Indian Prime Minister Narendra Modi arrived in Japan yesterday for a three-day visit in a quest to deepen economic ties while reaffirming close political and security ties with the East Asian nation.
"India and Japan see each other through a prism of... democratic values, and commitment to an open, inclusive and rules-based global order," said Mr Modi, who during his visit will ride on the bullet train with his Japanese counterpart, Mr Shinzo Abe.
The two leaders will meet today for talks amid expectations that the two sides will sign a civilian nuclear deal. The deal, in the works for more than six years, will allow Japan to export nuclear technology to India, which is trying to boost its share of electricity run from nuclear sources.
Japanese media has been reporting that the deal is likely to be signed during Mr Modi's visit. If this happens, it would be the first time Japan - which faces sensitivities on nuclear cooperation due to its history - enters into a nuclear deal with a country that has not signed the Nuclear Non-Proliferation Treaty.
India-Japan ties have been progressing smoothly, with closer cooperation seen as an advantage for both countries as both are equally worried about growing Chinese activity in the region. India has a festering border row with China and is uneasy about growing ties between China and Pakistan. Japan has its own maritime territorial dispute with China.
With an eye on China and to deepen military ties, India last year even invited Japan to be a permanent part of a bilateral naval exercise with the United States.
DIFFERENT ON THE GROUND
At the political level, both heads of state are on the same page but that doesn't really translate at the grassroots level.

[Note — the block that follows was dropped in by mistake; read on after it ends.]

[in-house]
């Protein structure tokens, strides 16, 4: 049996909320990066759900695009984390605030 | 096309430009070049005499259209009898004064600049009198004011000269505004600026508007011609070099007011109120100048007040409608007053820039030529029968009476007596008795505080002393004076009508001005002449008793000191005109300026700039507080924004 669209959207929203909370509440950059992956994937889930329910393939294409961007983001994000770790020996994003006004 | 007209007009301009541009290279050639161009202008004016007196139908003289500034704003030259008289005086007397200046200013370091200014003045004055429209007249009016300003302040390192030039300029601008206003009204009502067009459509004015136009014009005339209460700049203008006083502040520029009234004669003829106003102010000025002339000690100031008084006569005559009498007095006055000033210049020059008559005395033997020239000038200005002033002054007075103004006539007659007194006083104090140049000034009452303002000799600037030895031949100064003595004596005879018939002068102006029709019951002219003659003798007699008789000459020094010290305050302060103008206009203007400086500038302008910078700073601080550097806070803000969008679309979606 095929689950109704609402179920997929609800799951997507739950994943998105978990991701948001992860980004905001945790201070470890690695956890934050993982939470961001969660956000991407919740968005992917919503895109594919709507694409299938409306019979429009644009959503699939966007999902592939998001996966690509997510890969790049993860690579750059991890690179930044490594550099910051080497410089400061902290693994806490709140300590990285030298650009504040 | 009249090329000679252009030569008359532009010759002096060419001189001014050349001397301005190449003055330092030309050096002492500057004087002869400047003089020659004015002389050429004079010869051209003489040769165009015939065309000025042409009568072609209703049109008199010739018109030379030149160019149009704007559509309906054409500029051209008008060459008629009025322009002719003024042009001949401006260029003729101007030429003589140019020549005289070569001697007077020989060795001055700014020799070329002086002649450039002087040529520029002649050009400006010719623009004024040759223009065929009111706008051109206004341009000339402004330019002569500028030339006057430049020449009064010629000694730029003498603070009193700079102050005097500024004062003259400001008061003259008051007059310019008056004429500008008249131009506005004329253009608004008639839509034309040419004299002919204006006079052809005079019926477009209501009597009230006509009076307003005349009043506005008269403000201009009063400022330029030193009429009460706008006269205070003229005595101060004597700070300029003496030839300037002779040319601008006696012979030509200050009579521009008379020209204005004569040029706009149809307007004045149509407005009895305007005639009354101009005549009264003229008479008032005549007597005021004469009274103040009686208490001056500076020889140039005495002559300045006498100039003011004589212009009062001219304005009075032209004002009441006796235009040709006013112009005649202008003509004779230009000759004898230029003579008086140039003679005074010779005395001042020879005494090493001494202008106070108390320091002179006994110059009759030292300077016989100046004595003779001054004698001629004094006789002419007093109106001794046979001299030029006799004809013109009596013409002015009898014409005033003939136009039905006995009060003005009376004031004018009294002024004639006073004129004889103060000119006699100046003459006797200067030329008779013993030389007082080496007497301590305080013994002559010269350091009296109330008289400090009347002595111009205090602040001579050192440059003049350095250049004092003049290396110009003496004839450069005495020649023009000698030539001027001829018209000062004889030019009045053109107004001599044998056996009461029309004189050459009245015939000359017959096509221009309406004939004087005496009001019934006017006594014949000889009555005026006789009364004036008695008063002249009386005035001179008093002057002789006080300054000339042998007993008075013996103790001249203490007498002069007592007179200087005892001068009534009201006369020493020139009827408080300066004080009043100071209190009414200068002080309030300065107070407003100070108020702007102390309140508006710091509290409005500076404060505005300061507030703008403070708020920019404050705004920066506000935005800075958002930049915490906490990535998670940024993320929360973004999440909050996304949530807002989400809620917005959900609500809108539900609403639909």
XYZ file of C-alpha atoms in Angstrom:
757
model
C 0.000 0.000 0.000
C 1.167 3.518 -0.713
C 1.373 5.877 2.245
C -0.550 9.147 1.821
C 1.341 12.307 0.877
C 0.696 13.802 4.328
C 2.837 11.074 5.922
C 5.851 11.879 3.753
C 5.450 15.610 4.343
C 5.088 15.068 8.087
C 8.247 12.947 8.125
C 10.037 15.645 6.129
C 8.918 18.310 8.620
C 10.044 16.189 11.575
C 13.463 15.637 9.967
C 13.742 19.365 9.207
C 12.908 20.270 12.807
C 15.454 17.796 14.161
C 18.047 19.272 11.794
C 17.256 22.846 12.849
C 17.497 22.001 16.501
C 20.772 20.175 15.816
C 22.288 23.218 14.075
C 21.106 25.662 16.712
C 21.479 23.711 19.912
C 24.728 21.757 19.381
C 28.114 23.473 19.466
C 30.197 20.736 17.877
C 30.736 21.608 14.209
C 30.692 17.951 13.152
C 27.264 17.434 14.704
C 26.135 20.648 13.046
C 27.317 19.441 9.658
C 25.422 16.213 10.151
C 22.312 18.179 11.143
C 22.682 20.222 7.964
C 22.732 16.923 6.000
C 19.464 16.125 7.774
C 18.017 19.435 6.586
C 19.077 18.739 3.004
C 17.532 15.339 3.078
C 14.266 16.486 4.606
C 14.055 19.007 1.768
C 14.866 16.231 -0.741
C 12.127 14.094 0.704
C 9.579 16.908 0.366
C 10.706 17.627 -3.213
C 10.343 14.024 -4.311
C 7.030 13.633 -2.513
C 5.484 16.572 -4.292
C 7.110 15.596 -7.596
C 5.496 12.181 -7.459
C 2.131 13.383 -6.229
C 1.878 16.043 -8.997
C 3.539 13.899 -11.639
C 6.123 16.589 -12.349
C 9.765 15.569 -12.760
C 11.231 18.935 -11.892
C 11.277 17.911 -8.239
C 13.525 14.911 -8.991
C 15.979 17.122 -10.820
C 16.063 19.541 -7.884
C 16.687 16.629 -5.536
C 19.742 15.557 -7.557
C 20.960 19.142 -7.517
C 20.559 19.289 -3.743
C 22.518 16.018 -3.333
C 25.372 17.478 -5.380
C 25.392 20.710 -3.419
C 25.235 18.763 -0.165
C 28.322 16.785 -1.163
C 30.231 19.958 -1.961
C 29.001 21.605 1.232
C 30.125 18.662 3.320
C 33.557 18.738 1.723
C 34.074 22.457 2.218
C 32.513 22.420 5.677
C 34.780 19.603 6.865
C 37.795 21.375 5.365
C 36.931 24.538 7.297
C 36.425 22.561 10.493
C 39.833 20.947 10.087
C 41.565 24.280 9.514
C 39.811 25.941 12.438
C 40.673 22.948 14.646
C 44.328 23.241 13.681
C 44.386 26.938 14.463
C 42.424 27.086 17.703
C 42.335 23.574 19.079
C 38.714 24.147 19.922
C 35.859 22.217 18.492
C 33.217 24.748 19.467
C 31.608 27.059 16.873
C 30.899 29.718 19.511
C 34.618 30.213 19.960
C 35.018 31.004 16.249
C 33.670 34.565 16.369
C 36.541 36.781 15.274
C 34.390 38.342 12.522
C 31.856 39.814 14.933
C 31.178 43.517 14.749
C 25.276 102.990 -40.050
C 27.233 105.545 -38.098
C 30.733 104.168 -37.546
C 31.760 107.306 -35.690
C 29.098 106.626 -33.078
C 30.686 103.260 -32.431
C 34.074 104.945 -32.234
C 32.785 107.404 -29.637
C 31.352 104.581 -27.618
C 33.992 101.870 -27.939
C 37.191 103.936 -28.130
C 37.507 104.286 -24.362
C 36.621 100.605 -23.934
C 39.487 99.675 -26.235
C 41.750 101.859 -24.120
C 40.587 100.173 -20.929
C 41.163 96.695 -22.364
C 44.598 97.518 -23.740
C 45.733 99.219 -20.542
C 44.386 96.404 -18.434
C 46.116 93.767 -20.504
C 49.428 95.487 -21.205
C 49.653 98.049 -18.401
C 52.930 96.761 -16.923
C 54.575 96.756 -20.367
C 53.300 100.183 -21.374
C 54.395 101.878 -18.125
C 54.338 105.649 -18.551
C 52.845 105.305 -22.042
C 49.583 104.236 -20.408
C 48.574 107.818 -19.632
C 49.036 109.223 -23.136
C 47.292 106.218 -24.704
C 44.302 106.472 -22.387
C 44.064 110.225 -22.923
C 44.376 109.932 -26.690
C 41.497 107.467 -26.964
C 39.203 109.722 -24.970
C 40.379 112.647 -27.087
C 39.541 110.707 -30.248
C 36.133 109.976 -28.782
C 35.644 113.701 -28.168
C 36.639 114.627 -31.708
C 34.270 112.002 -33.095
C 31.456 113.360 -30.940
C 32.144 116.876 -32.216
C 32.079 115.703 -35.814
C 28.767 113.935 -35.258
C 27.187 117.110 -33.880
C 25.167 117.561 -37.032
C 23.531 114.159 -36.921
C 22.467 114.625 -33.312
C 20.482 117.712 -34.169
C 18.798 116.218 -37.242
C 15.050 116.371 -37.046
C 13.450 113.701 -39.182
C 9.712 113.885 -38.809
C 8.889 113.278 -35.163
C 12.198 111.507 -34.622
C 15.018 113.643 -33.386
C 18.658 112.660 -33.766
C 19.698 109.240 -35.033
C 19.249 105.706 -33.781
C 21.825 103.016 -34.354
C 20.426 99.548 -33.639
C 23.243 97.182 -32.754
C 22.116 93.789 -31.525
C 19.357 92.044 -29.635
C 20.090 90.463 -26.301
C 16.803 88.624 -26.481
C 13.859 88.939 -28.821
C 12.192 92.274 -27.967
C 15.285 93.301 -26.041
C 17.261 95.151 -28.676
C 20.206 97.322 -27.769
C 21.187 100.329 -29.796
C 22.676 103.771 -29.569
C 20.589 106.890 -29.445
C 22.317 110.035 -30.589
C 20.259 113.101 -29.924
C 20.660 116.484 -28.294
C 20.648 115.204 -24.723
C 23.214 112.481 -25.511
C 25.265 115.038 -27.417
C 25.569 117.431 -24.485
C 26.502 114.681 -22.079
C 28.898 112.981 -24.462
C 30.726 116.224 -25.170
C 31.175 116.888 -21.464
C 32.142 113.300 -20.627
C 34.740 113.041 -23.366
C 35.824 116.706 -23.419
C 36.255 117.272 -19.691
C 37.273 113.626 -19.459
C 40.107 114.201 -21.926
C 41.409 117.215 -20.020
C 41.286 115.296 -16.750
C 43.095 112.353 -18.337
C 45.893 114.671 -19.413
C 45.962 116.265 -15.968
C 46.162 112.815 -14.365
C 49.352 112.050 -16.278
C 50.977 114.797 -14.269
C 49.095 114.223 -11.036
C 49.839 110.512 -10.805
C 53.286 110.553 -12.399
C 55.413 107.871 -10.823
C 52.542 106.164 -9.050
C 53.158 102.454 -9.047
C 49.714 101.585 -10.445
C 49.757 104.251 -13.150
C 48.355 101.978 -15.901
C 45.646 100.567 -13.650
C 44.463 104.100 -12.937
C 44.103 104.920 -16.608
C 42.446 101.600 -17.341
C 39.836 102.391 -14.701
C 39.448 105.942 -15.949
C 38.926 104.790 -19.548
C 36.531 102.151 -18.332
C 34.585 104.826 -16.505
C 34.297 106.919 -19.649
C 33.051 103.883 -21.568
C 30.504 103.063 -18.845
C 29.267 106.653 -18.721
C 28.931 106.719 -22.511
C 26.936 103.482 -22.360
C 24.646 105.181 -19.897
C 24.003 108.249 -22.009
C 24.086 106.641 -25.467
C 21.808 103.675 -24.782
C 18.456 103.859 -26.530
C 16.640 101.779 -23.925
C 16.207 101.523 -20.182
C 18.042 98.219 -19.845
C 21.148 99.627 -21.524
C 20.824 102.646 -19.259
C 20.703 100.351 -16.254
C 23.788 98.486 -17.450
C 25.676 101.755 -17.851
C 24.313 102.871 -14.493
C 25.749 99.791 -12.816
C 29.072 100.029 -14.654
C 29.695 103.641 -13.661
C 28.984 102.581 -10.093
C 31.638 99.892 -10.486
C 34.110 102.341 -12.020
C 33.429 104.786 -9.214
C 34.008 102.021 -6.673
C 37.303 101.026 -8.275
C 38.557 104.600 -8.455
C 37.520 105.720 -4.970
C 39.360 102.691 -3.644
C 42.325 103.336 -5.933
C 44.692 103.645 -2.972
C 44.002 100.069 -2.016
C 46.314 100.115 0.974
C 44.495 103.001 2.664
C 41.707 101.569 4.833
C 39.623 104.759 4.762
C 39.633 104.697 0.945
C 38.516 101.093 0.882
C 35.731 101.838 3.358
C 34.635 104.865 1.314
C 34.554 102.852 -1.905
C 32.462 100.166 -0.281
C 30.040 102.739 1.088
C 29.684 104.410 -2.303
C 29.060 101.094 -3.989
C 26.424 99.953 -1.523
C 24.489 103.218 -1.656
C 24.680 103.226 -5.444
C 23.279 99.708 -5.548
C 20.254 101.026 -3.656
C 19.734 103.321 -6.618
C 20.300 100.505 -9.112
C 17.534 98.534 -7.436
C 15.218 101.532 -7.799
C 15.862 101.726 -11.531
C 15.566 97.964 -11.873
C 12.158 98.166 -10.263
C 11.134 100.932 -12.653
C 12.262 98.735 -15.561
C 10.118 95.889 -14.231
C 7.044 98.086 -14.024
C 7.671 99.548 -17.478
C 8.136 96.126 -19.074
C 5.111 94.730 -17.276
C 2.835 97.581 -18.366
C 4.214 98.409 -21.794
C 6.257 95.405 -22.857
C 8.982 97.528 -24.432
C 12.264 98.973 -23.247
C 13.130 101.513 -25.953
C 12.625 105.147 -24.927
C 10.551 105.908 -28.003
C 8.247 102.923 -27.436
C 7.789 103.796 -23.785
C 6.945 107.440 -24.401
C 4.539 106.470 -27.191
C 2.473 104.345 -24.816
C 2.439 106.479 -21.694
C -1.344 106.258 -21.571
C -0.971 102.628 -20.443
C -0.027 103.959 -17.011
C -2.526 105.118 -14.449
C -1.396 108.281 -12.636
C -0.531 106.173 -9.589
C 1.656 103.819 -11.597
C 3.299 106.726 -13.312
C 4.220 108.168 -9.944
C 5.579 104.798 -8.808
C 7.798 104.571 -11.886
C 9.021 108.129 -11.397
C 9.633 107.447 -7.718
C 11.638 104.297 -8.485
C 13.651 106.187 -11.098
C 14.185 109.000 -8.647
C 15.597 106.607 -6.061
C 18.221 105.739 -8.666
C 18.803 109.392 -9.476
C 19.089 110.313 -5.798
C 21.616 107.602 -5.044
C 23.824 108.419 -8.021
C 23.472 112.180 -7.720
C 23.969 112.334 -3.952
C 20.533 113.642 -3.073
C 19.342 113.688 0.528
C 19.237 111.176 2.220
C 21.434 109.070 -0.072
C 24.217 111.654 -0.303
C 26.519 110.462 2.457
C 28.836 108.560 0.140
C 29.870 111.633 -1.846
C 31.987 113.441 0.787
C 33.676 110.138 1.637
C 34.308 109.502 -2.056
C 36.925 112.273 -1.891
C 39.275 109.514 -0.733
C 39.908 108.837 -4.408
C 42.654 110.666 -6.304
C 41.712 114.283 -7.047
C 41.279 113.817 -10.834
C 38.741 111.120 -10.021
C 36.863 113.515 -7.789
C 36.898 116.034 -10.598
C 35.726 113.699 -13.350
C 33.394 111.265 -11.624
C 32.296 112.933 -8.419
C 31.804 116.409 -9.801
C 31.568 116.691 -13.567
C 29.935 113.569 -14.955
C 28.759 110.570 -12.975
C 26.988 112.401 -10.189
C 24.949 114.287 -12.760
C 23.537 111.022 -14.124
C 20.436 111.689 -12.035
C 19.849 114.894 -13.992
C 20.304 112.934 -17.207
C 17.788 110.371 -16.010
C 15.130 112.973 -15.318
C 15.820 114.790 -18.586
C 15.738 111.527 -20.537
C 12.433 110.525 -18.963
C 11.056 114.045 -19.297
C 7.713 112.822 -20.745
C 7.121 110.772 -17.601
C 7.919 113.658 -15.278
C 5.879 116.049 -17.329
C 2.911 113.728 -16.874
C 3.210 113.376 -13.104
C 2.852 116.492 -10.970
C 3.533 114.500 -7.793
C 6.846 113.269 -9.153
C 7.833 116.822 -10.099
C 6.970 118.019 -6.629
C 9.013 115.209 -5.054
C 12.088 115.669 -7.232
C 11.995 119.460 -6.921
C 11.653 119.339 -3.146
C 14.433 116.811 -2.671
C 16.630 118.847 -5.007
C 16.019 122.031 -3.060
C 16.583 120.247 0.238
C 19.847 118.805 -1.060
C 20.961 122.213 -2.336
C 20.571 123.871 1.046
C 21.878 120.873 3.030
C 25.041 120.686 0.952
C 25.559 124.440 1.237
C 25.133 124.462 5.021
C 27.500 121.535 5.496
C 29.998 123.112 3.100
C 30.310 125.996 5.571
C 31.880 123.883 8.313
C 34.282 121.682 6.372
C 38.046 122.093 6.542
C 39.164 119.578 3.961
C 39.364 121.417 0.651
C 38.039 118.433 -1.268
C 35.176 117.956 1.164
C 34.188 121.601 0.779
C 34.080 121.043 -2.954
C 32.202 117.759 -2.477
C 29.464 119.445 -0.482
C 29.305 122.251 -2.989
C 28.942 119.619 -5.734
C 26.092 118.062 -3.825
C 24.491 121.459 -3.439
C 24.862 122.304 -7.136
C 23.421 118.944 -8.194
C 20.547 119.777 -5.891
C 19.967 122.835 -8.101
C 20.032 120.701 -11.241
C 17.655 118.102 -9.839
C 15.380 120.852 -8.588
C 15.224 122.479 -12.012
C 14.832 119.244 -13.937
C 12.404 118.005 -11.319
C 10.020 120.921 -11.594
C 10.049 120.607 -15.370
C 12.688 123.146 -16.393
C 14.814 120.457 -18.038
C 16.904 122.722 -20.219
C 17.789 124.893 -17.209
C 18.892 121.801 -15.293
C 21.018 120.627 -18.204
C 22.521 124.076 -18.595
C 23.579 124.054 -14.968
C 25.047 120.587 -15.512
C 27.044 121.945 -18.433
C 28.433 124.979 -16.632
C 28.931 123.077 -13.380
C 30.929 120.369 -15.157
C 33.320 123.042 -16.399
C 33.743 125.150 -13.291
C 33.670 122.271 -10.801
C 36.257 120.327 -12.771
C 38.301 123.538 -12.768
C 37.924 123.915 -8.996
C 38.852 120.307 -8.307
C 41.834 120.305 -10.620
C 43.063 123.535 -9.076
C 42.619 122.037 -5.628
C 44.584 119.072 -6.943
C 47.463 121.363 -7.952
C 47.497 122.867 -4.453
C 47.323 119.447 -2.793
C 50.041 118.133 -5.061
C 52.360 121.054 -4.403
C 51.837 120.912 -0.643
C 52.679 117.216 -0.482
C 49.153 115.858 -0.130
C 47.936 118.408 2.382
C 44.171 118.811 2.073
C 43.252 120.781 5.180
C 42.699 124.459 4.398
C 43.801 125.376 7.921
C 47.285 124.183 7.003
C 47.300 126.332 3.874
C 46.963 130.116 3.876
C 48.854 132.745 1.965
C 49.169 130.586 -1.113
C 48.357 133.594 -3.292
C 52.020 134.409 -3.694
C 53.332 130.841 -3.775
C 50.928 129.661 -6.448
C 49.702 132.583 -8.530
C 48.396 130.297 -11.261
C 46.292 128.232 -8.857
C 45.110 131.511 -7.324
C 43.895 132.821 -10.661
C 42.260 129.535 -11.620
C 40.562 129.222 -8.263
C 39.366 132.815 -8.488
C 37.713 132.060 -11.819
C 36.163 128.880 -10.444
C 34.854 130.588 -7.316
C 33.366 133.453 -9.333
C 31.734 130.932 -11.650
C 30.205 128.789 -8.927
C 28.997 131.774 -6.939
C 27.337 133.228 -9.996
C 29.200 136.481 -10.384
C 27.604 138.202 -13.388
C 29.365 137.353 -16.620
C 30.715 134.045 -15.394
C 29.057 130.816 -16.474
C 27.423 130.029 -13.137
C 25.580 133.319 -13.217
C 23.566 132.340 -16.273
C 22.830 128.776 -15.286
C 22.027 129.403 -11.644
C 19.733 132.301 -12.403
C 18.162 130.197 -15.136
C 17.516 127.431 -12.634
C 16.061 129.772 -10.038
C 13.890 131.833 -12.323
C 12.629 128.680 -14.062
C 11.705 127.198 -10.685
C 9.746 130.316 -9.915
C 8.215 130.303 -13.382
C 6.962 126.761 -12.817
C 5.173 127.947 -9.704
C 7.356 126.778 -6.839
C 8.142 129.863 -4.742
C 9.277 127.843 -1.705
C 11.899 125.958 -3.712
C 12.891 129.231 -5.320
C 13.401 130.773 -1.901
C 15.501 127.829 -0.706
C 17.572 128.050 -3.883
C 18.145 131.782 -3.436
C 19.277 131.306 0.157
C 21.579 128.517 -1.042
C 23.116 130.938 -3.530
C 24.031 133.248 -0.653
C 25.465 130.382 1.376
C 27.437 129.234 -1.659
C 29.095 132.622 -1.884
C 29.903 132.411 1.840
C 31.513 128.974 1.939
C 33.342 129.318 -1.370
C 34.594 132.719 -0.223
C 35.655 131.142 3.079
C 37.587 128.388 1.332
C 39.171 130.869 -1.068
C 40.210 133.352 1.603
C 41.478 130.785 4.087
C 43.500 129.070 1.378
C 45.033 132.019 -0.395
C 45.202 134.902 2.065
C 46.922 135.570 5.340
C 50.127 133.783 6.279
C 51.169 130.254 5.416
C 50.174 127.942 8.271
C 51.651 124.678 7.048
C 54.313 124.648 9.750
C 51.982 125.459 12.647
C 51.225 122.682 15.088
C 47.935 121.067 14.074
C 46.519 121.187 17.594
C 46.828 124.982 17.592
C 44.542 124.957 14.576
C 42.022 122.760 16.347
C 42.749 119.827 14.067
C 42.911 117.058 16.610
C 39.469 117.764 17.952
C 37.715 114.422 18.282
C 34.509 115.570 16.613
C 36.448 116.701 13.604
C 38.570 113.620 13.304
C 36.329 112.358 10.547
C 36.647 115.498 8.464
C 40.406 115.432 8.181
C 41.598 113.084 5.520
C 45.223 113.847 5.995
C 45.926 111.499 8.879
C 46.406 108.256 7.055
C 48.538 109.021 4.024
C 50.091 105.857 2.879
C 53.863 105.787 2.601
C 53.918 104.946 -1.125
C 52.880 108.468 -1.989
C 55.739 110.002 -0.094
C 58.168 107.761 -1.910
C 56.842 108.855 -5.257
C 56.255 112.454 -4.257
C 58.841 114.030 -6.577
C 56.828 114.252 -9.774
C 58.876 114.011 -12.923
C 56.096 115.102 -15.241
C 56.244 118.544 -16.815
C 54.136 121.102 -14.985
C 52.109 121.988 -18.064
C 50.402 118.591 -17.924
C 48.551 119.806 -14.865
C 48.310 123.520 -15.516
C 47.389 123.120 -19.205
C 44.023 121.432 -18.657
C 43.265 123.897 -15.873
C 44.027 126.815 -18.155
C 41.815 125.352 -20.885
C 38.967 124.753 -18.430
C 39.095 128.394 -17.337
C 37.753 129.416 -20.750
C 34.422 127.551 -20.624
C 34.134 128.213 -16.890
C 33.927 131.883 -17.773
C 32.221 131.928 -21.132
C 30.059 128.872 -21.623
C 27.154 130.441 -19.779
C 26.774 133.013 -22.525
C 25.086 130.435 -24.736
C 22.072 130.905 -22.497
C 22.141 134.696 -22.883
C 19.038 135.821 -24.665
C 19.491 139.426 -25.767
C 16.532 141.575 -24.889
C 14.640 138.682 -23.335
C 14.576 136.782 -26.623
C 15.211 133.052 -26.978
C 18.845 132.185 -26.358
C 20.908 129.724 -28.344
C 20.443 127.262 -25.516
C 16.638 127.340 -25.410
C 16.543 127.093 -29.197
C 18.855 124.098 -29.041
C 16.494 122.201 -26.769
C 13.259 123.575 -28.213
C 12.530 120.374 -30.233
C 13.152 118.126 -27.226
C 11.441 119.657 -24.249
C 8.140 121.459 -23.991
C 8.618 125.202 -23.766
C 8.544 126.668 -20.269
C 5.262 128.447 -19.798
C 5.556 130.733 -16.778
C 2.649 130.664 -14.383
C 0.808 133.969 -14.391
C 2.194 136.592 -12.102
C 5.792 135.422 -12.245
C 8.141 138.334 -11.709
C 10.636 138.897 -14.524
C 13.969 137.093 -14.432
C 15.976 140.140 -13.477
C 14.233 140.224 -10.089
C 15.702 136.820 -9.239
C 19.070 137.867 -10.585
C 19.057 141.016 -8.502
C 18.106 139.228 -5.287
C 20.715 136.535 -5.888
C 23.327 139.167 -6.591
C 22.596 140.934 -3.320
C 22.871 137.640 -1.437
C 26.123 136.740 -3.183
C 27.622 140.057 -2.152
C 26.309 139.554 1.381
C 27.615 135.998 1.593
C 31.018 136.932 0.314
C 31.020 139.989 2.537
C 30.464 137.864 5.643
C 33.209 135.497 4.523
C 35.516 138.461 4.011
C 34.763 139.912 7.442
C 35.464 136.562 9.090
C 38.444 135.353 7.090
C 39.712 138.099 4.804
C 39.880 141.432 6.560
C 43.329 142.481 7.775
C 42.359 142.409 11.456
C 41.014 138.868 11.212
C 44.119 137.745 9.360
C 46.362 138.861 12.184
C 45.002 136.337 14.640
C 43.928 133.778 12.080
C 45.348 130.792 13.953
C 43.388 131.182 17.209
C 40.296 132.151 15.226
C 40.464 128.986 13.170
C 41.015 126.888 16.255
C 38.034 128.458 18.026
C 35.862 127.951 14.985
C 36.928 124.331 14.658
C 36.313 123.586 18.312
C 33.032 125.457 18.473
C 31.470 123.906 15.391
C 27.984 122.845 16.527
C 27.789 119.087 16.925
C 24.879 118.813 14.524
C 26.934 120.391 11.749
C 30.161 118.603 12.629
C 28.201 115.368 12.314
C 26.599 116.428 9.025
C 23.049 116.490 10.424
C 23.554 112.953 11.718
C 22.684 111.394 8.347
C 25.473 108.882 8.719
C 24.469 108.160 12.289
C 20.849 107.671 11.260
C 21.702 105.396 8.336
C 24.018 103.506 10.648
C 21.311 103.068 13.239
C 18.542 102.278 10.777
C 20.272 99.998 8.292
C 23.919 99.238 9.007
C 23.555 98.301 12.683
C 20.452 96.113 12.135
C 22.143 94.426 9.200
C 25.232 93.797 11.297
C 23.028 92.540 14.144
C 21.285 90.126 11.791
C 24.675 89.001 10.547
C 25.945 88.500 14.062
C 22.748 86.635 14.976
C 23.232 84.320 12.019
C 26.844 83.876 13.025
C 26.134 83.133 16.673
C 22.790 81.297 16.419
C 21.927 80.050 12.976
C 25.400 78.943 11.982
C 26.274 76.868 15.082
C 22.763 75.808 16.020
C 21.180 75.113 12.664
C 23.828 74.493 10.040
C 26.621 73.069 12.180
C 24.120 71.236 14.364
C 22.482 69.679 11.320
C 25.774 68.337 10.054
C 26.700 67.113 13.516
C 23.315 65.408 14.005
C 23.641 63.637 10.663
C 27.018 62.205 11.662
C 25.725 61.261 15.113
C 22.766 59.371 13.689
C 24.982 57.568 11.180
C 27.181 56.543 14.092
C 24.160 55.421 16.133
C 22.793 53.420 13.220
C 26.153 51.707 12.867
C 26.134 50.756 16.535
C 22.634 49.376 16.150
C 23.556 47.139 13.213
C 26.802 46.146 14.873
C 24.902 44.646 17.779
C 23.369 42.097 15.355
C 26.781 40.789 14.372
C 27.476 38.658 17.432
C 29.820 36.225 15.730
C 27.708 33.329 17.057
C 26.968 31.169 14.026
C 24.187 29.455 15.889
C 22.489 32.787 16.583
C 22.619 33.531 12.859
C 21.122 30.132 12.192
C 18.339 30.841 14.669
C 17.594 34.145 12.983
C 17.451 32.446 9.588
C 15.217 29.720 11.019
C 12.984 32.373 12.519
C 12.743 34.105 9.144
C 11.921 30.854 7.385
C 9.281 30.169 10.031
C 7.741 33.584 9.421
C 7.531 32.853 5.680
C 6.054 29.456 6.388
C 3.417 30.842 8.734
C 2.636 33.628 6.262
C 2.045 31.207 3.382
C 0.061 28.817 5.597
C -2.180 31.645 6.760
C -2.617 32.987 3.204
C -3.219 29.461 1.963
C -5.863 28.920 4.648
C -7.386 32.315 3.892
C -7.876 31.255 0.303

PROF PREM MOTWANI, a Japan expert at Jawaharlal Nehru University.
Some analysts believe there would be a strong reaffirmation on freedom of navigation of the seas during the visit.
"On the strategic side, there is going to be an even stronger messaging. For instance, our language about South China Sea ruling and the need to abide by international law, freedom of seas is all going to be fairly strong, as we did on the India-Vietnam joint statement," said Dr Rajeshwari Pillai Rajagopalan, senior fellow at the Observer Research Foundation.
Still, pushing trade between the two countries is expected to be tougher, with Japanese businesses often complaining about matters such as poor infrastructure, including patchy electricity supply in many parts of India.
Trade between India and Japan stood at US$14.5 billion (S$20.4 billion) for the 12 months ended March 31 this year, a dip of over 6 per cent from the preceding year.
"The word going around is that India hasn't changed much. They (Japanese businesses) are looking more at Vietnam and Indonesia," said Professor Prem Motwani, a Japan expert at Jawaharlal Nehru University.
"At the political level, both heads of state are on the same page but that doesn't really translate at the grassroots level."